Money laundering is a complex and significant problem that threatens the integrity and stability of the financial sector and broader economy. It is a serious crime that affects Canadians’ safety, security and quality of life. Criminal organizations rely on laundered funds to feed other criminal activity like corruption, fraud, drug and human trafficking and other serious crimes that harm our communities.
Today marks the conclusion of a weeklong virtual conference, which brought together more than 850 investigators, prosecutors and other experts from across Canada to discuss anti-money laundering enforcement efforts. Organized by the Financial Crimes Coordination Centre (FC3), it was the first large scale conference of anti-money laundering professionals in this country.
Key areas of discussion included:
- COVID-19’s impact on money laundering trends
- sophisticated and current money laundering tactics including the use of virtual currency;
- information sharing and investigational challenges and best practices; and
- prosecutorial perspectives and lessons learned.
The Financial Crimes Coordination Centre is a five-year pilot initiative first announced in Budget 2019. Now operational, the FC3 will coordinate support to investigators and prosecutors across jurisdictions. Its creation signals an important step in strengthening Canada’s Anti-Money Laundering Regime and demonstrates the Government of Canada’s commitment to taking stronger action on combatting financial crime.
The FC3’s inaugural conference concluded with a renewed sense of determination to improving enforcement outcomes.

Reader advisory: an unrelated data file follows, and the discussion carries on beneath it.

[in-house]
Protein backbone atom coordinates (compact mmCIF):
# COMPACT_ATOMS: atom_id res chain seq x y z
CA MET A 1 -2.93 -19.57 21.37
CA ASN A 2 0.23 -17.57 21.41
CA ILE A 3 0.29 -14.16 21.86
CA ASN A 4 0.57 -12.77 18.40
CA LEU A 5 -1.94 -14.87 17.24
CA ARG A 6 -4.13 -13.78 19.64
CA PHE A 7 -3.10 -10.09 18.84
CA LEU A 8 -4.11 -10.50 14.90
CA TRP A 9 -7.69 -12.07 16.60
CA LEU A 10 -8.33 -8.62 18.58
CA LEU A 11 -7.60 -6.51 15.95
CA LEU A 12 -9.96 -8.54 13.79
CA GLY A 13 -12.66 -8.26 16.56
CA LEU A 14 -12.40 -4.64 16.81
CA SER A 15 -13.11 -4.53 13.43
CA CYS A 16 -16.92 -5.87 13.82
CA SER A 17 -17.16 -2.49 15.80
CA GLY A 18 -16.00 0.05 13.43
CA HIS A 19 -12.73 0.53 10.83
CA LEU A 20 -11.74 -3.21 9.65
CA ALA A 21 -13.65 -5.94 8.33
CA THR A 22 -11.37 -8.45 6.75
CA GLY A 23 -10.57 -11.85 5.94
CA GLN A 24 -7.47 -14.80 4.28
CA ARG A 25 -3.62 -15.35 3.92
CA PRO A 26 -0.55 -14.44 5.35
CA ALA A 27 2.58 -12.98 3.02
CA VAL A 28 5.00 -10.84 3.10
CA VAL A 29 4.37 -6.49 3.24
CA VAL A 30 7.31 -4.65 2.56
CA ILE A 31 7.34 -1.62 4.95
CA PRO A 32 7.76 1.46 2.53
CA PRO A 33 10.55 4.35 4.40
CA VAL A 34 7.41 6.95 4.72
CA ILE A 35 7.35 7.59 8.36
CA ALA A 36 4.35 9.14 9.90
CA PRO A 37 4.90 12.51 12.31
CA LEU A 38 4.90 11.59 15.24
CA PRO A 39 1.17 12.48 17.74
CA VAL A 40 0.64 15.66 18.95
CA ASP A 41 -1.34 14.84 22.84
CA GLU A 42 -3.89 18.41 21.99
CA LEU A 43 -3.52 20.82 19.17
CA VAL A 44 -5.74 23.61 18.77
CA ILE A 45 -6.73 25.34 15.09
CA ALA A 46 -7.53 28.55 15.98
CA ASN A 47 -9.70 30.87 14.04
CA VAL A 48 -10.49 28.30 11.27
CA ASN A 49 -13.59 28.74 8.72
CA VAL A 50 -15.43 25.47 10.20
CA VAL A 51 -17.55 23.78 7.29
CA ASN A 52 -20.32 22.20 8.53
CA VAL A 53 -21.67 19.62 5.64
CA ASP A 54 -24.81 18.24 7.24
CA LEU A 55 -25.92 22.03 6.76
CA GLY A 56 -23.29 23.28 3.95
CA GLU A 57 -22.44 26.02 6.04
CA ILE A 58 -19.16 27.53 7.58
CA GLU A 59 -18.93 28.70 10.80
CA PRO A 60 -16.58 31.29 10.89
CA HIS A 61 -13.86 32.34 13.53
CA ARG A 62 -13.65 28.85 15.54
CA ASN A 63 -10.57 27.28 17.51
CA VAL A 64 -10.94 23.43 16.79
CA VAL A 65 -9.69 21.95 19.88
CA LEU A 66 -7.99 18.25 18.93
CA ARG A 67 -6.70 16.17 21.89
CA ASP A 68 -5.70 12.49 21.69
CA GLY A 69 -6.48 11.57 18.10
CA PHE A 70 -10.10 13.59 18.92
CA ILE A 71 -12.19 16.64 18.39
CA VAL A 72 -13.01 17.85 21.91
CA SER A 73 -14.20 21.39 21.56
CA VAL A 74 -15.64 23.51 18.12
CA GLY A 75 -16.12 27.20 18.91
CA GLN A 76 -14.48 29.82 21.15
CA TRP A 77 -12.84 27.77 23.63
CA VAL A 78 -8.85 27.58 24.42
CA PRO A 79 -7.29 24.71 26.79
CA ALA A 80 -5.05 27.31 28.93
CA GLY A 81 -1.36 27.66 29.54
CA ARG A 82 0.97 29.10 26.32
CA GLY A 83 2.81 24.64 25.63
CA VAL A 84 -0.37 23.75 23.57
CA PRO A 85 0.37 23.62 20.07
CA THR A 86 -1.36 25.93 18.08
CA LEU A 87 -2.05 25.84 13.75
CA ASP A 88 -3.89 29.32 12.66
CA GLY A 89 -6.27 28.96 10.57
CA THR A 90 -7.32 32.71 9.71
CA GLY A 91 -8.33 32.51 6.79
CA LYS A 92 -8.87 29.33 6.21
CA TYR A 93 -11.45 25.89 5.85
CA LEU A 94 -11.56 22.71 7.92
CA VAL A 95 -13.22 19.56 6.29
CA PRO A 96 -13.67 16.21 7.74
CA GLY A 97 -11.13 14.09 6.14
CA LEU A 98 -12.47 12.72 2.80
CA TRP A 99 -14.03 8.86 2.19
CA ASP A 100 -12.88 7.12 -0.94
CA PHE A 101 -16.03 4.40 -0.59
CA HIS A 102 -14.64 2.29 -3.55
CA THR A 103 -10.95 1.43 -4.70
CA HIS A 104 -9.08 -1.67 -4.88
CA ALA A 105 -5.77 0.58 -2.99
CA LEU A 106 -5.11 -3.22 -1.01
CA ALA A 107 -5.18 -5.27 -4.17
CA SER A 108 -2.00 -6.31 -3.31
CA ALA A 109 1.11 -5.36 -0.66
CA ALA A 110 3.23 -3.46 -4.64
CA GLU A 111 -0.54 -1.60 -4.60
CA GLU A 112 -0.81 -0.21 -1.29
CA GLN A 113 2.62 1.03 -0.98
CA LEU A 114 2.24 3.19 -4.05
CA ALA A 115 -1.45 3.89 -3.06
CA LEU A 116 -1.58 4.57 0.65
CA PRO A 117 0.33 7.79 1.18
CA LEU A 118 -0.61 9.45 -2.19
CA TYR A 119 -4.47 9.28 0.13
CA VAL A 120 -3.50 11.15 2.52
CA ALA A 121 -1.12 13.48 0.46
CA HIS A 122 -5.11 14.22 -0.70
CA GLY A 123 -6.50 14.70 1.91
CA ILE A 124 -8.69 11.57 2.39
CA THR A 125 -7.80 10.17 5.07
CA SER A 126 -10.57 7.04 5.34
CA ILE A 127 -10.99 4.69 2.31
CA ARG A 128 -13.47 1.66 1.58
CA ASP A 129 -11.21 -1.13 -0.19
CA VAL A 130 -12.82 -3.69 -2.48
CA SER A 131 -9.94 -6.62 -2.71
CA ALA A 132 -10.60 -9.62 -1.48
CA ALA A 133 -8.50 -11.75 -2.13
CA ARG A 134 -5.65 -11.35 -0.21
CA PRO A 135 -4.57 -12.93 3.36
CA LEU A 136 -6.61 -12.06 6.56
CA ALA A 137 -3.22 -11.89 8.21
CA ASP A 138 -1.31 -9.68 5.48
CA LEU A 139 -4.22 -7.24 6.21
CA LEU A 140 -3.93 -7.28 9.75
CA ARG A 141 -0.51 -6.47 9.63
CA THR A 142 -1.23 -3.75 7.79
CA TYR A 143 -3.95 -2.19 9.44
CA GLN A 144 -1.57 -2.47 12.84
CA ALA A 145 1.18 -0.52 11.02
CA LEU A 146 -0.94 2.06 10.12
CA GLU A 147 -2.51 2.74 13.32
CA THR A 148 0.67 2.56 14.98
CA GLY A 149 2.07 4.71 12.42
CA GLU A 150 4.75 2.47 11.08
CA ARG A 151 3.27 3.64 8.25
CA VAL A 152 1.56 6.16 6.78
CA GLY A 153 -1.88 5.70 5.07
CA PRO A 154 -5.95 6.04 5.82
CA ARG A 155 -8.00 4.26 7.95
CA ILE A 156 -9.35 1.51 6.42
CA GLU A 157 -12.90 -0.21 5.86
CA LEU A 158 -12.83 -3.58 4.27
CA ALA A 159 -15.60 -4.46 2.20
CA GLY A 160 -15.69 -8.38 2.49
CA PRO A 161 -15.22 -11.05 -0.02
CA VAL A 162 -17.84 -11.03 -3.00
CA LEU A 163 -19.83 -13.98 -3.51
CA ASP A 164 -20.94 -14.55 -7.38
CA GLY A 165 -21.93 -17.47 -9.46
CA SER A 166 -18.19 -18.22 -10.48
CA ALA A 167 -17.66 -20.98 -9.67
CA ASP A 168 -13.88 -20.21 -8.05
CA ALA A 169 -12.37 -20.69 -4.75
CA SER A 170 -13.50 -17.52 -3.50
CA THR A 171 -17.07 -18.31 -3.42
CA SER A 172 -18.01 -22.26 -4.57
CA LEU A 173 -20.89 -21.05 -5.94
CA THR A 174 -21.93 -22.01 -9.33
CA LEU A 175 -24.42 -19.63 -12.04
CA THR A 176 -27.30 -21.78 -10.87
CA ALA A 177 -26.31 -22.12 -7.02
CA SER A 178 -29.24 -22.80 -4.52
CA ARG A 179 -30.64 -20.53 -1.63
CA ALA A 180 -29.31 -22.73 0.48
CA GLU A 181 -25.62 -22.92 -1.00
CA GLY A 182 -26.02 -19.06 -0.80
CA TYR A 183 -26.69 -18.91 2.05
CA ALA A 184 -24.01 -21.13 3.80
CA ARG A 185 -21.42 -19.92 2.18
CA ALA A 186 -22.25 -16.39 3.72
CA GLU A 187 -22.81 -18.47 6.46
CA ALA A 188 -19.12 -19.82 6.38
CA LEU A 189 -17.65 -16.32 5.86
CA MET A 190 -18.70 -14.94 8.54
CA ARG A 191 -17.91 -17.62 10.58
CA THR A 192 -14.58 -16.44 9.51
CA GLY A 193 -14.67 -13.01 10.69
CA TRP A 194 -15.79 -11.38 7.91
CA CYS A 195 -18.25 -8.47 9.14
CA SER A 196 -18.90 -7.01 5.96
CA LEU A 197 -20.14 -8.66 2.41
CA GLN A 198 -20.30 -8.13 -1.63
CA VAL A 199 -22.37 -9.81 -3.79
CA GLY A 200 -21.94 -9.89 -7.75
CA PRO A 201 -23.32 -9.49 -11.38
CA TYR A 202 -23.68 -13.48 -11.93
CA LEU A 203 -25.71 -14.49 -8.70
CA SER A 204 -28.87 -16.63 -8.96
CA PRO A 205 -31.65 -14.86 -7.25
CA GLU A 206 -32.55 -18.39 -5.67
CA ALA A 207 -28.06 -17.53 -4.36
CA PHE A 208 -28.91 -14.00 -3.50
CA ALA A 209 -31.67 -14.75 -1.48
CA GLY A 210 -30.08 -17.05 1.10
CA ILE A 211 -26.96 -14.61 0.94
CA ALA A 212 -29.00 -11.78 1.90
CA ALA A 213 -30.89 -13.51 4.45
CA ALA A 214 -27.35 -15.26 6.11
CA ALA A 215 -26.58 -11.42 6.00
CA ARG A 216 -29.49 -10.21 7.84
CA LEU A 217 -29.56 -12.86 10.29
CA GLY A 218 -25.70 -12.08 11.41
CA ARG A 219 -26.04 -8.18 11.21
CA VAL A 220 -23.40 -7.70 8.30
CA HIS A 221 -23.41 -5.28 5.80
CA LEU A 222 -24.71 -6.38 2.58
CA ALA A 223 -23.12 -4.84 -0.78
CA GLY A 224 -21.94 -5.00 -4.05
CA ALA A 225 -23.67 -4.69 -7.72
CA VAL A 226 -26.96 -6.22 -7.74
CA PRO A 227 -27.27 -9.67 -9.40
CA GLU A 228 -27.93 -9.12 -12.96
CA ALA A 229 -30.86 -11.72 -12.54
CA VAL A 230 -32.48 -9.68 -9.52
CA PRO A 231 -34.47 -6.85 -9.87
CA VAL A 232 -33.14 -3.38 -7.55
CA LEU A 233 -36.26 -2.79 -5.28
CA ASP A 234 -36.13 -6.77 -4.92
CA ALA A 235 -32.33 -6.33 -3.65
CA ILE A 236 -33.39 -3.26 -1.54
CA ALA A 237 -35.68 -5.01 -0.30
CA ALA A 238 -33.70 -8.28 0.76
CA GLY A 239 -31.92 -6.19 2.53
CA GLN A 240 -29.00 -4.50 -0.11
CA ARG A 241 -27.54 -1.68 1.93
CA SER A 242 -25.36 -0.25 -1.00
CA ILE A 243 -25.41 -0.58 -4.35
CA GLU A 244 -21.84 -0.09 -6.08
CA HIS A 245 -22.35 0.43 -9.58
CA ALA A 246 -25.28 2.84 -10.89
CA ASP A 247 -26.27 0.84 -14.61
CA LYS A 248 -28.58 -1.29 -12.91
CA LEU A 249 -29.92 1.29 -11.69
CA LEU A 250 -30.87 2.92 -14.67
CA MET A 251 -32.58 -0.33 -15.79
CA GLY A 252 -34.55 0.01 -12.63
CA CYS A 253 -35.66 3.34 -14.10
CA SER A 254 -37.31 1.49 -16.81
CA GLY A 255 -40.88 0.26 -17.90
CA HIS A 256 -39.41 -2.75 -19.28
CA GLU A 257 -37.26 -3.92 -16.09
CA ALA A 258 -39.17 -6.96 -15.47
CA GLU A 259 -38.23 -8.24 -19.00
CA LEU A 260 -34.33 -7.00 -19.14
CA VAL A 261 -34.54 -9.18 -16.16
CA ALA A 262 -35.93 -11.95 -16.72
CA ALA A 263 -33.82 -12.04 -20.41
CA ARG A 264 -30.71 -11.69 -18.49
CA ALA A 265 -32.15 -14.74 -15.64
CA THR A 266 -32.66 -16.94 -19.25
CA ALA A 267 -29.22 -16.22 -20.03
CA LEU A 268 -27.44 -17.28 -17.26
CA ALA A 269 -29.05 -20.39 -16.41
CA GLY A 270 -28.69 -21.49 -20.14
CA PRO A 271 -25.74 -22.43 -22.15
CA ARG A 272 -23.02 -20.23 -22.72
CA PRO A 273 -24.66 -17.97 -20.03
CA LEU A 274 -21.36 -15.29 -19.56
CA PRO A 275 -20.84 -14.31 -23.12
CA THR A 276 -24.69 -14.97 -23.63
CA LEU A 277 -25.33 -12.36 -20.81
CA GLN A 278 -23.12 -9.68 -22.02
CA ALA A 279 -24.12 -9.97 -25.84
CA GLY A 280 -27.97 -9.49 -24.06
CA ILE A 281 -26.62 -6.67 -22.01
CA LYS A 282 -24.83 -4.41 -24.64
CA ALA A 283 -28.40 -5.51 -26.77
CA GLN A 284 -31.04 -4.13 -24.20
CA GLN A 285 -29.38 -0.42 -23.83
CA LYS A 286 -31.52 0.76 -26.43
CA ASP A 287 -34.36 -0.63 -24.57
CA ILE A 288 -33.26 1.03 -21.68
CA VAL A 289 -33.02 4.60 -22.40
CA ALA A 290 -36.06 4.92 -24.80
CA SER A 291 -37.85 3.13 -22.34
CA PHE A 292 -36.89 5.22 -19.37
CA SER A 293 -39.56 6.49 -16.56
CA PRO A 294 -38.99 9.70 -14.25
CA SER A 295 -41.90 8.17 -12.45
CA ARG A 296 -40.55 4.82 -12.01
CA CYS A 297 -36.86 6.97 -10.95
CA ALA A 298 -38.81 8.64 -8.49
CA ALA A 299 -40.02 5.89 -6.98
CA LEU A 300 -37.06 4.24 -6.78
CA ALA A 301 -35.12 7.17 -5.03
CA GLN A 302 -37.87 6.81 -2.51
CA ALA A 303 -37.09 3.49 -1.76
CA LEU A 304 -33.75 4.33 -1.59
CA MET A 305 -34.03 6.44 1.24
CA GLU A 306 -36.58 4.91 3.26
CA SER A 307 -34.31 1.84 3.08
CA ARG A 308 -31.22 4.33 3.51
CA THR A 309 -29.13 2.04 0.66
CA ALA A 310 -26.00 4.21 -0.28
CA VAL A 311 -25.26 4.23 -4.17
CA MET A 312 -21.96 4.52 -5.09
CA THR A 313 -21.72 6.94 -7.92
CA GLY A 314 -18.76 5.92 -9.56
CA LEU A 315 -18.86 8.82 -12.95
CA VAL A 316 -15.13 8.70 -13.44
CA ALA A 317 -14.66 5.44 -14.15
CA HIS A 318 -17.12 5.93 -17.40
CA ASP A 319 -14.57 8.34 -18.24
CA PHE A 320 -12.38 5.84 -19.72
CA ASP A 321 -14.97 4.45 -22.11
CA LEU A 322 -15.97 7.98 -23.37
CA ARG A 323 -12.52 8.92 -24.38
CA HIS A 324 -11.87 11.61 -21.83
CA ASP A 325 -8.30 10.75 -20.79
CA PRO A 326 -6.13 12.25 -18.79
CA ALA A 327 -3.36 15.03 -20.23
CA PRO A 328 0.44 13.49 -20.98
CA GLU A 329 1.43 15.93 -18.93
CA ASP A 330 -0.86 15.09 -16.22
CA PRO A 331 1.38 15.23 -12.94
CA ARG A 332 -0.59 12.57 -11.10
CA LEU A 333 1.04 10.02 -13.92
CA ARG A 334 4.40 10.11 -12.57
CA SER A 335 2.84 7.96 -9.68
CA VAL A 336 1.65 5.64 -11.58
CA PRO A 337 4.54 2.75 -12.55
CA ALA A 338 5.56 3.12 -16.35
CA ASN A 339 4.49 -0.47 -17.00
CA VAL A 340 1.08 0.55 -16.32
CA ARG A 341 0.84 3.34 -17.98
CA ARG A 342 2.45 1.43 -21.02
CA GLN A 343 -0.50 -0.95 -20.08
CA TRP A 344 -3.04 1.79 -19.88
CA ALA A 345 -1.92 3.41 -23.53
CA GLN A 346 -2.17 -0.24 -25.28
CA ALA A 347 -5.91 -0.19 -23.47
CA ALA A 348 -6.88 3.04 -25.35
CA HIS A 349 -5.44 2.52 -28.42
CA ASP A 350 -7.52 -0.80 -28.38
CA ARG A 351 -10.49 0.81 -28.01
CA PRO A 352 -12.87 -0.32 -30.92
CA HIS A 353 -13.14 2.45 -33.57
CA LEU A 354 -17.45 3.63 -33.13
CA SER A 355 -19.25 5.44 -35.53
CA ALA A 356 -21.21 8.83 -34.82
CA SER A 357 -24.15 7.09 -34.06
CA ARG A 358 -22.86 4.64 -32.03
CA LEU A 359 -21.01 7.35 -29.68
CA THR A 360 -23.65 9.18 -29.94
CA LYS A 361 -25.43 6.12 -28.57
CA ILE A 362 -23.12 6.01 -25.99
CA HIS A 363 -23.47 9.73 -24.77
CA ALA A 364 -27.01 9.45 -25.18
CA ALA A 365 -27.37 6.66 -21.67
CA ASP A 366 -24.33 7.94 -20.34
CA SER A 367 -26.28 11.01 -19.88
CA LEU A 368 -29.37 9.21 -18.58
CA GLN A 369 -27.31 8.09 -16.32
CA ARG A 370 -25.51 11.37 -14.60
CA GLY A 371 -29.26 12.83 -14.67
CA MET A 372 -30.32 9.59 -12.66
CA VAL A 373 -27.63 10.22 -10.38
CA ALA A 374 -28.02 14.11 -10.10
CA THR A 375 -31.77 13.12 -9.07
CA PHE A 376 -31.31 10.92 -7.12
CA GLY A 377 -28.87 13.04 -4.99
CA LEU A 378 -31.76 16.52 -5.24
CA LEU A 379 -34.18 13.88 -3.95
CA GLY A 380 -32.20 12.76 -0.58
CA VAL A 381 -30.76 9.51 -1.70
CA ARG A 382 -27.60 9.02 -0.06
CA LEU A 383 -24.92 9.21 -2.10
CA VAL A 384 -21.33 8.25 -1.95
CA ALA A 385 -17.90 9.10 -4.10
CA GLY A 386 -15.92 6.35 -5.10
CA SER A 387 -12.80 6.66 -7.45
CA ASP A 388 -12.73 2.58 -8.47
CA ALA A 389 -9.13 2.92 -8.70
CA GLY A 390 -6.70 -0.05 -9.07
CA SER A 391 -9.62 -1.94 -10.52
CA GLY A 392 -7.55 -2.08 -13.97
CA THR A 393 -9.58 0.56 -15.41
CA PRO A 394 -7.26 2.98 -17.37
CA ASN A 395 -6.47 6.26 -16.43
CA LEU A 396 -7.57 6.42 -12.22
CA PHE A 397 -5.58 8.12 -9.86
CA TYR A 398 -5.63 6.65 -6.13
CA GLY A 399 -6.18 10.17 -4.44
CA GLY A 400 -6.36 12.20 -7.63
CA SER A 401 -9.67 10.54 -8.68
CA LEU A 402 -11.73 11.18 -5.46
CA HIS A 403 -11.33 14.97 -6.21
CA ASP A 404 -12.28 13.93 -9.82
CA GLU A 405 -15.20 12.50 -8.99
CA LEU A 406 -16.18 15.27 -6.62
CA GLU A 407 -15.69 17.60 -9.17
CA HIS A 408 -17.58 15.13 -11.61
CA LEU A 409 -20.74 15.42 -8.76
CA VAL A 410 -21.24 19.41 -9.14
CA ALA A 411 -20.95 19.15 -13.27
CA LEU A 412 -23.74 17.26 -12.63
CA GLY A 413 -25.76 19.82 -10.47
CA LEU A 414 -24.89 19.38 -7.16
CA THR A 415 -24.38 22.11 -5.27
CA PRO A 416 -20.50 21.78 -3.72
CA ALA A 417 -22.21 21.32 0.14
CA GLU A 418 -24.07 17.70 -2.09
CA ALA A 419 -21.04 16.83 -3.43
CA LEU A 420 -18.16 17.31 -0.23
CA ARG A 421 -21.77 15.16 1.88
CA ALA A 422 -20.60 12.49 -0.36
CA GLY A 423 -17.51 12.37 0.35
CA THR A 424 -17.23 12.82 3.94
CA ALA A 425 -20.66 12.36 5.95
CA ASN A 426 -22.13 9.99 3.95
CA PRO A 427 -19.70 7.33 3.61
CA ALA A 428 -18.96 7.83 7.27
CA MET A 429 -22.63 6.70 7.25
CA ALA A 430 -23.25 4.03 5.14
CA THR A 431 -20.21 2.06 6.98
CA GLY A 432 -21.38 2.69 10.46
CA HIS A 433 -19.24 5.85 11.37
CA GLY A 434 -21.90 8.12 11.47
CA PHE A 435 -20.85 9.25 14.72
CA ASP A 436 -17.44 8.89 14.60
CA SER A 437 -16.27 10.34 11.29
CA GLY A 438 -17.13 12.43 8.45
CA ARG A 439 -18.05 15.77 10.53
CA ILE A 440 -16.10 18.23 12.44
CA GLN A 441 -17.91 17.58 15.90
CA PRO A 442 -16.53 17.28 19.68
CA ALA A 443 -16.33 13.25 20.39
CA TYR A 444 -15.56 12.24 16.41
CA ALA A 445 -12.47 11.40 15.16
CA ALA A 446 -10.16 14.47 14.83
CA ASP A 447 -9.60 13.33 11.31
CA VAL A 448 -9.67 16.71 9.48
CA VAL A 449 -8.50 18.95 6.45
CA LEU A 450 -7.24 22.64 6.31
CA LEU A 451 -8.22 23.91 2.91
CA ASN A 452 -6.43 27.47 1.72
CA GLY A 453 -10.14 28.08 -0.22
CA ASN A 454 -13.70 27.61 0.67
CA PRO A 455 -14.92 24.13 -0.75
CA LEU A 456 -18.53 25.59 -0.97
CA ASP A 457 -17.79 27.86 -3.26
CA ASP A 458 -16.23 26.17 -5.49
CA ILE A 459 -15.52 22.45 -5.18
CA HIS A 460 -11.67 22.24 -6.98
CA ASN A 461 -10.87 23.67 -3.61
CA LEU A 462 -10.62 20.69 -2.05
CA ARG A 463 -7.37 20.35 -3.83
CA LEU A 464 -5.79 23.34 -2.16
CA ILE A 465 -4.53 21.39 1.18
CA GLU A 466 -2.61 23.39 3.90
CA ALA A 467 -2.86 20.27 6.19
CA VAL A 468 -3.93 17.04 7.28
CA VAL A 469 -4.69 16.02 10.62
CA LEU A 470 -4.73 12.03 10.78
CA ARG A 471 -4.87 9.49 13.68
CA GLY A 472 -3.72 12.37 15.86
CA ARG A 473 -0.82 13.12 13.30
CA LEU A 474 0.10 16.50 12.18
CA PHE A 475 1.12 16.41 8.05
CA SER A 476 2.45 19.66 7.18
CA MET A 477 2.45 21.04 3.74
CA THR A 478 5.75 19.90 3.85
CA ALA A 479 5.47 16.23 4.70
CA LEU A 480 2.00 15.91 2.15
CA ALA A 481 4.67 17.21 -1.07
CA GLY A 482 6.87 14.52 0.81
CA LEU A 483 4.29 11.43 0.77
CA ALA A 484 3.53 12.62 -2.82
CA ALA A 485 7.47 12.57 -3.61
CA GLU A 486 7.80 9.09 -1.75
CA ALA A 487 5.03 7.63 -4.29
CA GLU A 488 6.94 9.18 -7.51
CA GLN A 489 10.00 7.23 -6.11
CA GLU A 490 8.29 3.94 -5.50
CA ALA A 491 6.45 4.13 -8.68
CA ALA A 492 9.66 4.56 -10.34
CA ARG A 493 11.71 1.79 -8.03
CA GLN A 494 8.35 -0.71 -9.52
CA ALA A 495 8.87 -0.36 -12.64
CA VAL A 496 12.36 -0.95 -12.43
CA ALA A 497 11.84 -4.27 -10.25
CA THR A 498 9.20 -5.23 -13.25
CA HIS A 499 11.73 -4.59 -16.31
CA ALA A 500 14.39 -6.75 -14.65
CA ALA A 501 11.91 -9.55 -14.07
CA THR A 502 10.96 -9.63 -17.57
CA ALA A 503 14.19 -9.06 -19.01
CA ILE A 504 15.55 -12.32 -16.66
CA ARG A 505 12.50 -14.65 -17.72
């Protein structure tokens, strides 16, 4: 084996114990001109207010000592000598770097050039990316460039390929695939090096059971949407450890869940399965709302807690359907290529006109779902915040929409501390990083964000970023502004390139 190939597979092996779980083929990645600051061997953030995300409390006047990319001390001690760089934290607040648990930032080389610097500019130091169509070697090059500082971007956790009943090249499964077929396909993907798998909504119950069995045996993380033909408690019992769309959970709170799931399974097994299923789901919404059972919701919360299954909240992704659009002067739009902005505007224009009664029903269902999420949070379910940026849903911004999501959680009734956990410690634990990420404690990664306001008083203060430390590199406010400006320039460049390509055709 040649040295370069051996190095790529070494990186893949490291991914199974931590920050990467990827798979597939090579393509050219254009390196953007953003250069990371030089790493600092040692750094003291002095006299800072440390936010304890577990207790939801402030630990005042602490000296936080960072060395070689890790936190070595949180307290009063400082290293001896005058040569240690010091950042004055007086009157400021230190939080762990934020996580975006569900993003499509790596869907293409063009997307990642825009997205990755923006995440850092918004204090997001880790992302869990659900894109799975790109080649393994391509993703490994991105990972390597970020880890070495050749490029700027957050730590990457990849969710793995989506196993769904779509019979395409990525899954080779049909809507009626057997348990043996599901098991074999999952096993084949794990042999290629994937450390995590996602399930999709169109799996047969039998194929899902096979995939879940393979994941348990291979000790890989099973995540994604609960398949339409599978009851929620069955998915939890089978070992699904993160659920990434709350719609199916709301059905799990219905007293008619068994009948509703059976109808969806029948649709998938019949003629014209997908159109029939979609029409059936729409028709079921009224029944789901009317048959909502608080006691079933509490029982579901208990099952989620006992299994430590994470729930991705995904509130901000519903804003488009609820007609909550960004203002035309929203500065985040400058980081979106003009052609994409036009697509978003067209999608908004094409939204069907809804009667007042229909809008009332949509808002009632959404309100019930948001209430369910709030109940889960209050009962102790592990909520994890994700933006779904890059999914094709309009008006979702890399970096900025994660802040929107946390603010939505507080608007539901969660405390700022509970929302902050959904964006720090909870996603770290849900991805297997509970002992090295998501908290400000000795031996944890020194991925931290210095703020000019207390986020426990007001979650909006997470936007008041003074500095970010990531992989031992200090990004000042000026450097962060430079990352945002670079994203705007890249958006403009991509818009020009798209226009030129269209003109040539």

“Our Government is committed to working with our partners to ensure ongoing collaboration on issues of joint concern and responsibility. As a former crown prosecutor I understand the immense complexity of money laundering cases and the importance of coordination across agencies to gather the right evidence in a timely manner. It is essential that we continue this important work of bringing experts to the table to discuss emerging issues and develop the tools and resources necessary to counter this evolving threat.”
– The Honourable Marco Mendicino, Minister of Public Safety
Since 2019, the Government of Canada has provided over $220 million to support efforts to modernize legislation, strengthen inter-agency cooperation and information sharing, and equip law enforcement with the necessary tools and expertise to support investigations.
This funding includes $24 million for the Financial Crime Coordination Centre (FC3) within Public Safety Canada, and approximately $28 million over four years and $10 million ongoing to create a Trade Fraud and Trade-Based Money Laundering (TBML) Centre of Expertise (COE) at the Canada Border Services Agency.
The Government also continues to support the work of the Royal Canadian Mounted Police (RCMP), and has committed $98.9 million to strengthening its Federal Policing capacity, including $19.8 million to staff new positions in new integrated enforcement teams dedicated to investigating money laundering and proceeds of crime across the country.
Furthermore, Budget 2021 committed to implementing a publicly accessible corporate beneficial ownership registry by 2025. The creation of this registry will enhance Canada’s ability to identify and prosecute those who attempt to launder money, evade taxes, or commit other complex financial crimes.